Nov 9, 2011, 10:54 AM EDT
The owners insist they only grudgingly are offering this deal that comes with an expiration hour.
The players are saying they are willing to work with the proposed revenue split, as long as a few remaining system issues are addressed.
In other words, neither side finds the currently proposal in place particularly palatable.
So why not do what the rest of the country, or for that matter, the world is doing at this stage, live through the tough times with hopes of better days ahead?
The NBA lockout solution from this precinct:
A shorter deal, one where the two sides can see how the proposed terms work, but one in which players who have one more contract in them still might yet get to experience greater riches.
This started with a 10-year proposal by the NBA. Then we got down to the six-, seven-year range.
The league, of course, wants terms locked in before securing new broadcast riches.
But look at it from the other side, from the owners who are crying poverty. With a shorter deal, they would be able to judge whether the terms meet their revenue needs, or, frankly, whether even more is needed. (Or whether they should get out.)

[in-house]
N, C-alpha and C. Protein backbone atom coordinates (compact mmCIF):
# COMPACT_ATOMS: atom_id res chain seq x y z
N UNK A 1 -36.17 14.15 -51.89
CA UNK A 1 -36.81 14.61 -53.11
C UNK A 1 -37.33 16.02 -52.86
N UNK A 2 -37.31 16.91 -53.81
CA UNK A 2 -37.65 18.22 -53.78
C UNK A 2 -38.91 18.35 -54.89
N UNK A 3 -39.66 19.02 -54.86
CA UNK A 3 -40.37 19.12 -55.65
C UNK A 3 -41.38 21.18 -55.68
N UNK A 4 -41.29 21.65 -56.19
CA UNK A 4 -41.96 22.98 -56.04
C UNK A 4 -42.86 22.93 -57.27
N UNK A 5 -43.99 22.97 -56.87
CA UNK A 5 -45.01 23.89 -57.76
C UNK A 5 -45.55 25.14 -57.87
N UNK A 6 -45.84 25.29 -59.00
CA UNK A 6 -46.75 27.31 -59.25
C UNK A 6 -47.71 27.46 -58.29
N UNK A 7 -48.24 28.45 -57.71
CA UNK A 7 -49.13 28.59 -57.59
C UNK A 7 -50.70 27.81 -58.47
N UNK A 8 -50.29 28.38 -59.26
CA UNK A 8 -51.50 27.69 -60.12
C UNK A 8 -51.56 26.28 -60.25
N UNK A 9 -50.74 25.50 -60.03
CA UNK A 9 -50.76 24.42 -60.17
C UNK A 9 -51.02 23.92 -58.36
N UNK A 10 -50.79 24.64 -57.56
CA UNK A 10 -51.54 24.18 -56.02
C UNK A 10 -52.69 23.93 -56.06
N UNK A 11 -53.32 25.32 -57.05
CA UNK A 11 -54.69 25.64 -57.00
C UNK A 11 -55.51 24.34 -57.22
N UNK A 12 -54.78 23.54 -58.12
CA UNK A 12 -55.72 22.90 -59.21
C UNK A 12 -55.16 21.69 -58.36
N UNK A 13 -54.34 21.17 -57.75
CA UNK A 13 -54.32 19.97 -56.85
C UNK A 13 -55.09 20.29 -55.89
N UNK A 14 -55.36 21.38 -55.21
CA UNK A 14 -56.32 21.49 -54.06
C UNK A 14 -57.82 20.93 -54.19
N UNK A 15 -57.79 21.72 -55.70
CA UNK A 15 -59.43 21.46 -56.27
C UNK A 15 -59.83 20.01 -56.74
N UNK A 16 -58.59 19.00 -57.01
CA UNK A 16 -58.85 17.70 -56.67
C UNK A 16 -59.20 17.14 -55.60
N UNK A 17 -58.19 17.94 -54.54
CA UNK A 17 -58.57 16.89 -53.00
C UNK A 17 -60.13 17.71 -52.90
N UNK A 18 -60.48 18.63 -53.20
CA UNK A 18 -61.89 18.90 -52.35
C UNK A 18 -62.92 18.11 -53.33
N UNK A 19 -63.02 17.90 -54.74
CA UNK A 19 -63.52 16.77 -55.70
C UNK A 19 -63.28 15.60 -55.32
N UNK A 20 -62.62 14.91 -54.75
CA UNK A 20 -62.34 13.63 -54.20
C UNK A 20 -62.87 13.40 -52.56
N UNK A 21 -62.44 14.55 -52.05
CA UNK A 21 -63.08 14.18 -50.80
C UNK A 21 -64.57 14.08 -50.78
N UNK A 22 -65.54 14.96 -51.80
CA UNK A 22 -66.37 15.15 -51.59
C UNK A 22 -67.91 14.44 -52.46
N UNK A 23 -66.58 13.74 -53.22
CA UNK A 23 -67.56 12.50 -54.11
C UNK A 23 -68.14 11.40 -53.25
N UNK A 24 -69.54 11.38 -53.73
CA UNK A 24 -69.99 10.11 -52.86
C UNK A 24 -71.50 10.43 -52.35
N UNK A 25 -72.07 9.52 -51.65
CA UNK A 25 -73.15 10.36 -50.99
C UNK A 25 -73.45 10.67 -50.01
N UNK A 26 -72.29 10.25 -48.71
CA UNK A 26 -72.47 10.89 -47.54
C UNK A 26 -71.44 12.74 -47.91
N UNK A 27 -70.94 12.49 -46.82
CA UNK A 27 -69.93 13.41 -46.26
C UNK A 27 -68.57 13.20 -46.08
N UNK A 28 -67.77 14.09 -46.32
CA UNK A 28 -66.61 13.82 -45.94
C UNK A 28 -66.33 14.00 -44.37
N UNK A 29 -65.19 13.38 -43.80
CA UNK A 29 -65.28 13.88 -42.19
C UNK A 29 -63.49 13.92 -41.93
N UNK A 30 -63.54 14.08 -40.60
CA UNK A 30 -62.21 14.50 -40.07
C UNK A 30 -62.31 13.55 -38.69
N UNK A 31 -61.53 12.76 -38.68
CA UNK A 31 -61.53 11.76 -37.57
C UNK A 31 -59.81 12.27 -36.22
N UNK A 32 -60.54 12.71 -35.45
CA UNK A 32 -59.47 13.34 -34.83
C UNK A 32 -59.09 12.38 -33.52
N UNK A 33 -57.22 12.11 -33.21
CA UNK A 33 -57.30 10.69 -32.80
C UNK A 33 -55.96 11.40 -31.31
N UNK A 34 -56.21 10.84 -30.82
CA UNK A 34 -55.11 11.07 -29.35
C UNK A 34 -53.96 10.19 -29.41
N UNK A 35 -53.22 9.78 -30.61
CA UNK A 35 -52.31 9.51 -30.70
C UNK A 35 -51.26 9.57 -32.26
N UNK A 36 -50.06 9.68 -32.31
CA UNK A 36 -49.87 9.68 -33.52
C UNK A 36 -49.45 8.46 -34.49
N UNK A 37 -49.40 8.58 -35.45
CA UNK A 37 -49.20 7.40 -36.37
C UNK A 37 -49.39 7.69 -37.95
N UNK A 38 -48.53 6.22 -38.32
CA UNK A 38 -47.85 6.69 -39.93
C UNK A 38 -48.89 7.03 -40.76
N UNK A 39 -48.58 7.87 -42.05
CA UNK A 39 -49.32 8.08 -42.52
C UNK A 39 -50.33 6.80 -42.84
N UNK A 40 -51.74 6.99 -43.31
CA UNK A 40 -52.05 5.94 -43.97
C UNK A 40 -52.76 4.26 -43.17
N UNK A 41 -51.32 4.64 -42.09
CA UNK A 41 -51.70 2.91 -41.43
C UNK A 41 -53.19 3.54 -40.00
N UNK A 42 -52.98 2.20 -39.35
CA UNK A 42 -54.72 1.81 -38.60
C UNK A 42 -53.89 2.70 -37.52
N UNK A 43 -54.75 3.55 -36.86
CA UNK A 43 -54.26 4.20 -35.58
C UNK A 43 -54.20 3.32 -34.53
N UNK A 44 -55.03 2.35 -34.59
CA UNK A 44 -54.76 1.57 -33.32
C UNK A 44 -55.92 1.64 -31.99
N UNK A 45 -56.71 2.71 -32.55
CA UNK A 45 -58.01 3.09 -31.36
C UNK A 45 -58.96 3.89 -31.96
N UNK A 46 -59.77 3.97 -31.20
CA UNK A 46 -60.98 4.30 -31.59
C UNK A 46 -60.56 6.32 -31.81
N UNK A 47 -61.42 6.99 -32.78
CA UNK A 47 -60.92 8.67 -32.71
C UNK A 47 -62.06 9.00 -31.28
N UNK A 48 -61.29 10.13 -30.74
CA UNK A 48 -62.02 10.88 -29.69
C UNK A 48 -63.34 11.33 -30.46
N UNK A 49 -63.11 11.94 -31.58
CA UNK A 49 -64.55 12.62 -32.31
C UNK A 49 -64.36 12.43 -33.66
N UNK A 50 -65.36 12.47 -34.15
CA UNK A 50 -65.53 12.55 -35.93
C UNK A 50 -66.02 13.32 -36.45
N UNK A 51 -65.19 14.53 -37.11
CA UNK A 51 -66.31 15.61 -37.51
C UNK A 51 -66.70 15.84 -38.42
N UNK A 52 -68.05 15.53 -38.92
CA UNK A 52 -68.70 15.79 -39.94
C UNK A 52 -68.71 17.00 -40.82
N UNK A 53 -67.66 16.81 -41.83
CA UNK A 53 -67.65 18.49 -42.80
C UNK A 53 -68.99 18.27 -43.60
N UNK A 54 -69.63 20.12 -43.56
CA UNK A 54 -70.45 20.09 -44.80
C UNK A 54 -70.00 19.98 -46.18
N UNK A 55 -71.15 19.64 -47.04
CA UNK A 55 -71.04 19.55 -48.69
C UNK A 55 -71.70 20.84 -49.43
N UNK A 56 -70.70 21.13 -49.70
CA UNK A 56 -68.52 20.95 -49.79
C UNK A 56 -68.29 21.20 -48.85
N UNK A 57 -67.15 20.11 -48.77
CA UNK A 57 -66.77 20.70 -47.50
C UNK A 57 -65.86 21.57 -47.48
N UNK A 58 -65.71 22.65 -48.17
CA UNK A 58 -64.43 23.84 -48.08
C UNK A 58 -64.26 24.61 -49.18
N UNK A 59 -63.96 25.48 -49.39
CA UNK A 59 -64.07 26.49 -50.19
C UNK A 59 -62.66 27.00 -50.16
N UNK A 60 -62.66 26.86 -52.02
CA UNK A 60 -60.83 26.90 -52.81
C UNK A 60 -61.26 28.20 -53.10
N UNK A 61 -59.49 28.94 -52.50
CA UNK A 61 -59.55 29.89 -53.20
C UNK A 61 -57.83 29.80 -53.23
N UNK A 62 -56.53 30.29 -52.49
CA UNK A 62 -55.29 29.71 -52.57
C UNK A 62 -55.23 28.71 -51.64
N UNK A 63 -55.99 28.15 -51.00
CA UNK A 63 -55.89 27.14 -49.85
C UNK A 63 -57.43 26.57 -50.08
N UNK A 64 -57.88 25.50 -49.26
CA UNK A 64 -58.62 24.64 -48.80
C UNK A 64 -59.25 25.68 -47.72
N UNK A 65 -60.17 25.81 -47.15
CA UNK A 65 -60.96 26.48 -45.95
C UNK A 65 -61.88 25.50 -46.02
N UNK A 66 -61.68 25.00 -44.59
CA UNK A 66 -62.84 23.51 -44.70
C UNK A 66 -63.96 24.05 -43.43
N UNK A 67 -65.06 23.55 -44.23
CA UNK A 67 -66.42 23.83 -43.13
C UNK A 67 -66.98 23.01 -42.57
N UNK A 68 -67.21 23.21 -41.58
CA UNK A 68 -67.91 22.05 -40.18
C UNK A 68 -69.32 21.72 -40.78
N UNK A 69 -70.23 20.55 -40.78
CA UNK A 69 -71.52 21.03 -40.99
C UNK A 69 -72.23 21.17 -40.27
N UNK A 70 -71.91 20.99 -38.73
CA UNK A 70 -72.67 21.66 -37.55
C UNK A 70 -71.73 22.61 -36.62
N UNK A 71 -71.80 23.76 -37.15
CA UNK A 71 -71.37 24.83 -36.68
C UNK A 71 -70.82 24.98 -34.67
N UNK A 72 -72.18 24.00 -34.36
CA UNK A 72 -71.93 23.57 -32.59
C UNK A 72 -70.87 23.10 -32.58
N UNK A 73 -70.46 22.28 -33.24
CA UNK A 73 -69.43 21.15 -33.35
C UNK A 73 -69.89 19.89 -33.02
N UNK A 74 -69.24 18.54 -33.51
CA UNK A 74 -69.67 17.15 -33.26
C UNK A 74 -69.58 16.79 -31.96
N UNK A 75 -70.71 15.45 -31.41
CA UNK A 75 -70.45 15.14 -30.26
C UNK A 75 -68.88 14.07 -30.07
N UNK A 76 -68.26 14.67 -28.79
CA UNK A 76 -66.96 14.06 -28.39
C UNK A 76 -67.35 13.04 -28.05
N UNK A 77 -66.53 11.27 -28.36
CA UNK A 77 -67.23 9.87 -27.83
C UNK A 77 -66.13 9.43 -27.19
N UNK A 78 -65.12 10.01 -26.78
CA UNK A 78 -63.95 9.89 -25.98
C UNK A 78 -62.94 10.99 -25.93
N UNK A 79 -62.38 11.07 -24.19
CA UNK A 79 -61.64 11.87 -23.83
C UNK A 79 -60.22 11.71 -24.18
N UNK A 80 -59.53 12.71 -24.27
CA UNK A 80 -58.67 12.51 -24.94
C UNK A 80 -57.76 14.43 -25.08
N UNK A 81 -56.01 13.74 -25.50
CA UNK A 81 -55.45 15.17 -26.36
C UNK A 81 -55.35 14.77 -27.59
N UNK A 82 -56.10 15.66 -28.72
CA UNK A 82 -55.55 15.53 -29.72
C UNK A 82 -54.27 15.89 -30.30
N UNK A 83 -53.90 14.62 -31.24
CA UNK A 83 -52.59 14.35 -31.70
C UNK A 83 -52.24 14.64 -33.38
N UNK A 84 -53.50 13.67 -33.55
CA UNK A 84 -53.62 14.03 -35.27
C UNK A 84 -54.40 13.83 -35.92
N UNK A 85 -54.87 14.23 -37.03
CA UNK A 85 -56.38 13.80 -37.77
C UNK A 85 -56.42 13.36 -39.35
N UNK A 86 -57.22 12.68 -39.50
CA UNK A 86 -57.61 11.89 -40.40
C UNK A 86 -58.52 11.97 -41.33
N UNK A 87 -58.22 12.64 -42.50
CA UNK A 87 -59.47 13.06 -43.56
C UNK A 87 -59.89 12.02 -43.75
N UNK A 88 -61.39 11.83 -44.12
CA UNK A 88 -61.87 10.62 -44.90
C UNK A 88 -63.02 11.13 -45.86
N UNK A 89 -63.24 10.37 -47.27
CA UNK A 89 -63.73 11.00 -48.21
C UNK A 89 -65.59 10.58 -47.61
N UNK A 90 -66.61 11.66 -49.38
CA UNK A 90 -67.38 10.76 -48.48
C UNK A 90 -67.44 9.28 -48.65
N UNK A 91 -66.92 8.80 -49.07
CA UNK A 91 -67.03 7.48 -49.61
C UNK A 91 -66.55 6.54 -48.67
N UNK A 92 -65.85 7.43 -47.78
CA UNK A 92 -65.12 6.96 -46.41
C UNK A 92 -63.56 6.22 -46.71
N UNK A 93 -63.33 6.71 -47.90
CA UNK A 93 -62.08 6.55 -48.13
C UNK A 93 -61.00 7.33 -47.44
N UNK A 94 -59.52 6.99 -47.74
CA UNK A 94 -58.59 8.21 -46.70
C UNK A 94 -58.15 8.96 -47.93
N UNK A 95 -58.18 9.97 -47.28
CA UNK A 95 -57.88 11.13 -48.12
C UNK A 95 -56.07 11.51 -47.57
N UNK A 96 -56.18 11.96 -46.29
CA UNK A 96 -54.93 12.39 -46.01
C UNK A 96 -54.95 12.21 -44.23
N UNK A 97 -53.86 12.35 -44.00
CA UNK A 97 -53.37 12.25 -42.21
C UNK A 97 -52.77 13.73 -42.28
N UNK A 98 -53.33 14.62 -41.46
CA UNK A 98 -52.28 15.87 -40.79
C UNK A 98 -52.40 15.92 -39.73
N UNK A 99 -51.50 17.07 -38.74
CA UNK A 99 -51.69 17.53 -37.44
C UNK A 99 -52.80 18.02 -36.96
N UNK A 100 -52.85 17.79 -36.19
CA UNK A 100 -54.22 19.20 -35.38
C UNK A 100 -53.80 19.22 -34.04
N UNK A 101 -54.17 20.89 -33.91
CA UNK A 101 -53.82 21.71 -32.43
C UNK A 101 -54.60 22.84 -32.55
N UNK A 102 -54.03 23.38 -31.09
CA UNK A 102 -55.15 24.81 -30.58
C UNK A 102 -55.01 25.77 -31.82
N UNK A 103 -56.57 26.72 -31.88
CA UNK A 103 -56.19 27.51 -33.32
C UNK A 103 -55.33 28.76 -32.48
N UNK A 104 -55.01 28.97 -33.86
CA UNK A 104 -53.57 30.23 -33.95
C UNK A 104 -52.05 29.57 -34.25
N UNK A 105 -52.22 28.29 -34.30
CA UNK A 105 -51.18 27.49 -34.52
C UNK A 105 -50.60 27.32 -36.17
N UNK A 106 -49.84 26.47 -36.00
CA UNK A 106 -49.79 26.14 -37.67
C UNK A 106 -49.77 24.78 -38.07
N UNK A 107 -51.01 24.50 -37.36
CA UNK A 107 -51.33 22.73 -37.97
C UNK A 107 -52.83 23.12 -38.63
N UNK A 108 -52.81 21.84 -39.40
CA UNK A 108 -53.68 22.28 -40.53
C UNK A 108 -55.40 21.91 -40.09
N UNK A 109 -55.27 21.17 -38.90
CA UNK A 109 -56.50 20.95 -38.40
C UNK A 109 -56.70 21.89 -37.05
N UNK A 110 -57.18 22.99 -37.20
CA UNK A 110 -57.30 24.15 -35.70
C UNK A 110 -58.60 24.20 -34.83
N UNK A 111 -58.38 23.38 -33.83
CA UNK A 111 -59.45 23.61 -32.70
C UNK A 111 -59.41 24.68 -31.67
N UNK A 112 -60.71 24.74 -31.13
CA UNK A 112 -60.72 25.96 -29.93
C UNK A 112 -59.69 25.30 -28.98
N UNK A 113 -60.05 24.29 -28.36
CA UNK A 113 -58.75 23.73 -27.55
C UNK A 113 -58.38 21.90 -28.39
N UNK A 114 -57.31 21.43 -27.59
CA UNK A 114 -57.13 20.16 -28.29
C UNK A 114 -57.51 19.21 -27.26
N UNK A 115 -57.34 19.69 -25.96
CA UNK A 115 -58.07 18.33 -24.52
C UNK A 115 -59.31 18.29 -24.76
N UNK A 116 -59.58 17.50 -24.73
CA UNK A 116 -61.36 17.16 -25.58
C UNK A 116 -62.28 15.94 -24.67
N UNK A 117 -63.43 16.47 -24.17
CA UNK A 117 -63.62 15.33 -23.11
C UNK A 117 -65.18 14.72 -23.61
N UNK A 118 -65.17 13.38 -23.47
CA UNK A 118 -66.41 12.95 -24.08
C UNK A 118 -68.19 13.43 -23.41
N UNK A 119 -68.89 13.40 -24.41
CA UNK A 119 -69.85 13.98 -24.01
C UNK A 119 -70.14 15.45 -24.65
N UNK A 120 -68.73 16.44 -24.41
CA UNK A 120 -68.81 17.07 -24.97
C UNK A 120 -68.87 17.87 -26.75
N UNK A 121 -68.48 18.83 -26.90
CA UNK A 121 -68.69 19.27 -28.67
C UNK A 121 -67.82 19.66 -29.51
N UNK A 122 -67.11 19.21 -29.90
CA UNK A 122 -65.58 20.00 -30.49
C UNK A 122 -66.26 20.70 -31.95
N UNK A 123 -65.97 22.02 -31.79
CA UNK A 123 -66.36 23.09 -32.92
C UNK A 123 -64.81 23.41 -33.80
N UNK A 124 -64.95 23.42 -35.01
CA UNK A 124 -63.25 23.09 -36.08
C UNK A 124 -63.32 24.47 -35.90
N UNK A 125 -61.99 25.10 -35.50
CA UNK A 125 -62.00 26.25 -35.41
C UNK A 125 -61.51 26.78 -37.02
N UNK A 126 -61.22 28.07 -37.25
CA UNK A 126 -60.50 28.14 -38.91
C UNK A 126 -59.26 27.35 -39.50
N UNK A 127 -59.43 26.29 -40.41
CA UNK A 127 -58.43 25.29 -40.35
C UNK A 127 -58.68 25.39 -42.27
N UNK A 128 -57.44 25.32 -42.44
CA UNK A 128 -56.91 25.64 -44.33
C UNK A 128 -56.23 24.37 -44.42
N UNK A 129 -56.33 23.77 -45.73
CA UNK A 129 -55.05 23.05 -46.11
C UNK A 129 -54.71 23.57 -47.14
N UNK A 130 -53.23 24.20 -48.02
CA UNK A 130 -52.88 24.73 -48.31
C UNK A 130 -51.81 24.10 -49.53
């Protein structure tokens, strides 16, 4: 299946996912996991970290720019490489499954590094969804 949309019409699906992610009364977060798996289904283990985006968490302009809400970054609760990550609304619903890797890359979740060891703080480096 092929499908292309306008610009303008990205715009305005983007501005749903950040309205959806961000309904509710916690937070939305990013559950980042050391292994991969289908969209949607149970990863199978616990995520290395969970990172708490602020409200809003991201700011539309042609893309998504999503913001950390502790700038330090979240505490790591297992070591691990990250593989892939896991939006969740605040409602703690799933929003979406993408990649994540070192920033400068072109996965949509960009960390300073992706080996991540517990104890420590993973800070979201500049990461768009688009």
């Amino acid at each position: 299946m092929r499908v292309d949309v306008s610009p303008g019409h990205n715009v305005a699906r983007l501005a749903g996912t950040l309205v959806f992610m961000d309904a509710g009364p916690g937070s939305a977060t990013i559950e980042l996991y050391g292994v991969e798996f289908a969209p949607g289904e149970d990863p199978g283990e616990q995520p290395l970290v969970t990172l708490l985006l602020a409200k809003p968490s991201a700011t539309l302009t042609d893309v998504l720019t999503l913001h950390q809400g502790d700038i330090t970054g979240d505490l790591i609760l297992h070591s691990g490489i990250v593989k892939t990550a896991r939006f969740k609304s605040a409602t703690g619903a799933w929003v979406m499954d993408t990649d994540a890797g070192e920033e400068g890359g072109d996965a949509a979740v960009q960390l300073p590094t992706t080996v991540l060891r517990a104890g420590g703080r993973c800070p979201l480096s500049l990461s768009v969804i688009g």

Similarly, from a union standpoint, a shorter deal would afford the players time for the next time around, but not too far down the line, to better prepare for potential decertification, be in a position to spring it at the expiration of the next collective-bargaining agreement, instead of four months into the process.
The reality is that with so many star players locked into long-term deals, the Big Three with the Heat, Carmelo and Amare with the Knicks, even Kobe and Gasol with the Lakers, this competitive-balance thing isn’t going to change overnight, anyway.
But with a shorter CBA, the owners (and union) can see if the new work rules would take the league in that direction of greater balance without corrupting television ratings.
Beyond that, since the rookie scale calls for a four-year lock-in, this year’s rookie class, one not even eligible to vote on a new CBA, would not be locked long-term into the potentially onerous provisions of the current proposal.
For weeks now, David Stern and Billy Hunter have stressed it is time to get back to work, to make a deal.
By shortening the length of a proposed new CBA, the two sides could find it more palatable to do just that.
The hard-line owners? They never will be happy. That’s what Stern is there for.
The decertification-minded agents? They certainly will grouse about four or five years of uncertainty. Enter Hunter.
This lockout has been neither short nor sweet.
But a shorter CBA length could remove some of the sour taste for all involved.
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